Dissemination of evidence in paediatric emergency medicine: a quantitative descriptive evaluation of a 16-week social media promotion
A healthcare social media research article published in BMJ Open, June 5, 2018
- Dissemination of evidence in paediatric emergency medicine: a quantitative descriptive evaluation of a 16-week social media promotion
- Authors (alpha)
- Allison Gates, Kassi Shave, Lisa Hartling, Robin Featherstone, Shannon D Scott
- June 5, 2018
- BMJ Open
TRanslating Emergency Knowledge for Kids (TREKK) and Cochrane Child Health collaborate to develop knowledge products on paediatric emergency medicine topics. Via a targeted social media promotion, we aimed to increase user interaction with the TREKK and Cochrane Child Health Twitter accounts and the uptake of TREKK Bottom Line Recommendations (BLRs) and Cochrane systematic reviews (SRs). Quantitative descriptive evaluation. We undertook this study and collected data via the internet. Our target users included online healthcare providers and health consumers. For 16 weeks, we used Twitter accounts (@TREKKca and @Cochrane_Child) and the Cochrane Child Health blog to promote 6 TREKK BLRs and 16 related Cochrane SRs. We published 1 blog post and 98 image-based tweets per week. The primary outcome was user interaction with @TREKKca and @Cochrane_Child. Secondary outcomes were visits to TREKK's website and the Cochrane Child Health blog, clicks to and views of the TREKK BLRs, and Altmetric scores and downloads of Cochrane SRs. Followers to @TREKKca and @Cochrane_Child increased by 24% and 15%, respectively. Monthly users of TREKK's website increased by 29%. Clicks to the TREKK BLRs increased by 22%. The BLRs accrued 59% more views compared with the baseline period. The 16 blog posts accrued 28% more views compared with the 8 previous months when no new posts were published. The Altmetric scores for the Cochrane SRs increased by ≥10 points each. The mean number of full text downloads for the promotion period was higher for nine and lower for seven SRs compared with the 16-week average for the previous year (mean difference (SD), +4.0 (22.0%)). There was increased traffic to TREKK knowledge products and Cochrane SRs during the social media promotion. Quantitative evidence supports blogging and tweeting as dissemination strategies for evidence-based knowledge products.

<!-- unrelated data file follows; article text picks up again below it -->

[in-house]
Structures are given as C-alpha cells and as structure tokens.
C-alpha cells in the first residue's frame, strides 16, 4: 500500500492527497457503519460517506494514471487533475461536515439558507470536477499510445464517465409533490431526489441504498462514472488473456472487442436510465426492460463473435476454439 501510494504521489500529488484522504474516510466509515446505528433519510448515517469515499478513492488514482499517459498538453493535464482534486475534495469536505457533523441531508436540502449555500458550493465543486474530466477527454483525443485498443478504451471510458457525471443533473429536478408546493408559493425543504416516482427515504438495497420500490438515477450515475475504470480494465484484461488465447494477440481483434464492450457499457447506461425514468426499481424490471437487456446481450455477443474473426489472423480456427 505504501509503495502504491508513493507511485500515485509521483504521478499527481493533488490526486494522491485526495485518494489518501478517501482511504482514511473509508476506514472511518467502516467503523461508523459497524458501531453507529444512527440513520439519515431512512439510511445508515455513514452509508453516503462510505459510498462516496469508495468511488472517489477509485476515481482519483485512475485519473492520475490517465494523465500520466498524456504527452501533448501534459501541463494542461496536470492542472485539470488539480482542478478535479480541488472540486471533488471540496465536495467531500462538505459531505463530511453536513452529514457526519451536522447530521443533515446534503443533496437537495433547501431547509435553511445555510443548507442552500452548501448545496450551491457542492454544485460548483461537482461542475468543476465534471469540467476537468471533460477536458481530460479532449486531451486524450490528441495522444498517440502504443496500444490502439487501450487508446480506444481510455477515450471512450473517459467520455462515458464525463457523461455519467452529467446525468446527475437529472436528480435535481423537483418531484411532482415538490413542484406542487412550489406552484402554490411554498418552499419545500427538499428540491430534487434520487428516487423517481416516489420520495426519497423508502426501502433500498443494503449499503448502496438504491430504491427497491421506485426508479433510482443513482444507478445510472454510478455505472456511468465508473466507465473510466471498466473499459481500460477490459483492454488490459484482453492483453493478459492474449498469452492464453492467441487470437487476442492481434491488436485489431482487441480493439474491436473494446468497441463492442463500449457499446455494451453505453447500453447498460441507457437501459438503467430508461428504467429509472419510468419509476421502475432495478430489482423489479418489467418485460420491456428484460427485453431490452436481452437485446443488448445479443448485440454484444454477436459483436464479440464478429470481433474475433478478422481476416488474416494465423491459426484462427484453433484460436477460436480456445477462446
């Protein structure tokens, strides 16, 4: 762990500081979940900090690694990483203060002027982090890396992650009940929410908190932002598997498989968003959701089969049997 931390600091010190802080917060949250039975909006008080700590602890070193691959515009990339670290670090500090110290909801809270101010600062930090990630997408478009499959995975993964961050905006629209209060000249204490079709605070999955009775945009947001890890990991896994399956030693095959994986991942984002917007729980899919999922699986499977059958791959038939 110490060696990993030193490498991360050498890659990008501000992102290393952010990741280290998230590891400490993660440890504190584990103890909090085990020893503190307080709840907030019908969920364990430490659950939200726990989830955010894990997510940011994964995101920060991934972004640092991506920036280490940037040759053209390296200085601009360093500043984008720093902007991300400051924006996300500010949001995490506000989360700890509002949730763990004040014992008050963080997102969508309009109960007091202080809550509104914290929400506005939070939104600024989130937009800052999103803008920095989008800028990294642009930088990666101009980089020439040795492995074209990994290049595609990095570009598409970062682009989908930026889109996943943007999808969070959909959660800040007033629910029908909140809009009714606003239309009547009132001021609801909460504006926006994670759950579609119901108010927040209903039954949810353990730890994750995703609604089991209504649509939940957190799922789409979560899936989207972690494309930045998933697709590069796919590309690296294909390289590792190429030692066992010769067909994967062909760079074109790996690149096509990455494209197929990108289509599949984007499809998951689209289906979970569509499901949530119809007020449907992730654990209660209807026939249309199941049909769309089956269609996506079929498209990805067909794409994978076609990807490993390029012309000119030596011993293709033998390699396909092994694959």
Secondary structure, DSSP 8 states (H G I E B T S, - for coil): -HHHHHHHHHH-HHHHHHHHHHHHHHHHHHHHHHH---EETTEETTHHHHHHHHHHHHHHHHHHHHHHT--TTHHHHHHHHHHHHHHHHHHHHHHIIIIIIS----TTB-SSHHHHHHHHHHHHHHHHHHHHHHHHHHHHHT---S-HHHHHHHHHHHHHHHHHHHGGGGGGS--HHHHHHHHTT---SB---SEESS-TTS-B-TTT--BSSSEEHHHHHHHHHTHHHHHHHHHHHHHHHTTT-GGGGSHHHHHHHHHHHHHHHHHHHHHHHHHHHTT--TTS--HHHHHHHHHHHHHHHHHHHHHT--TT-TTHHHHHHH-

The Altmetric Attention Score is based on the attention a research article gets on the internet. Each coloured thread in the circle represents a different type of online attention and the number in the centre is the Altmetric Attention Score. The score is calculated based on two main sources of online attention: social media and mainstream news media.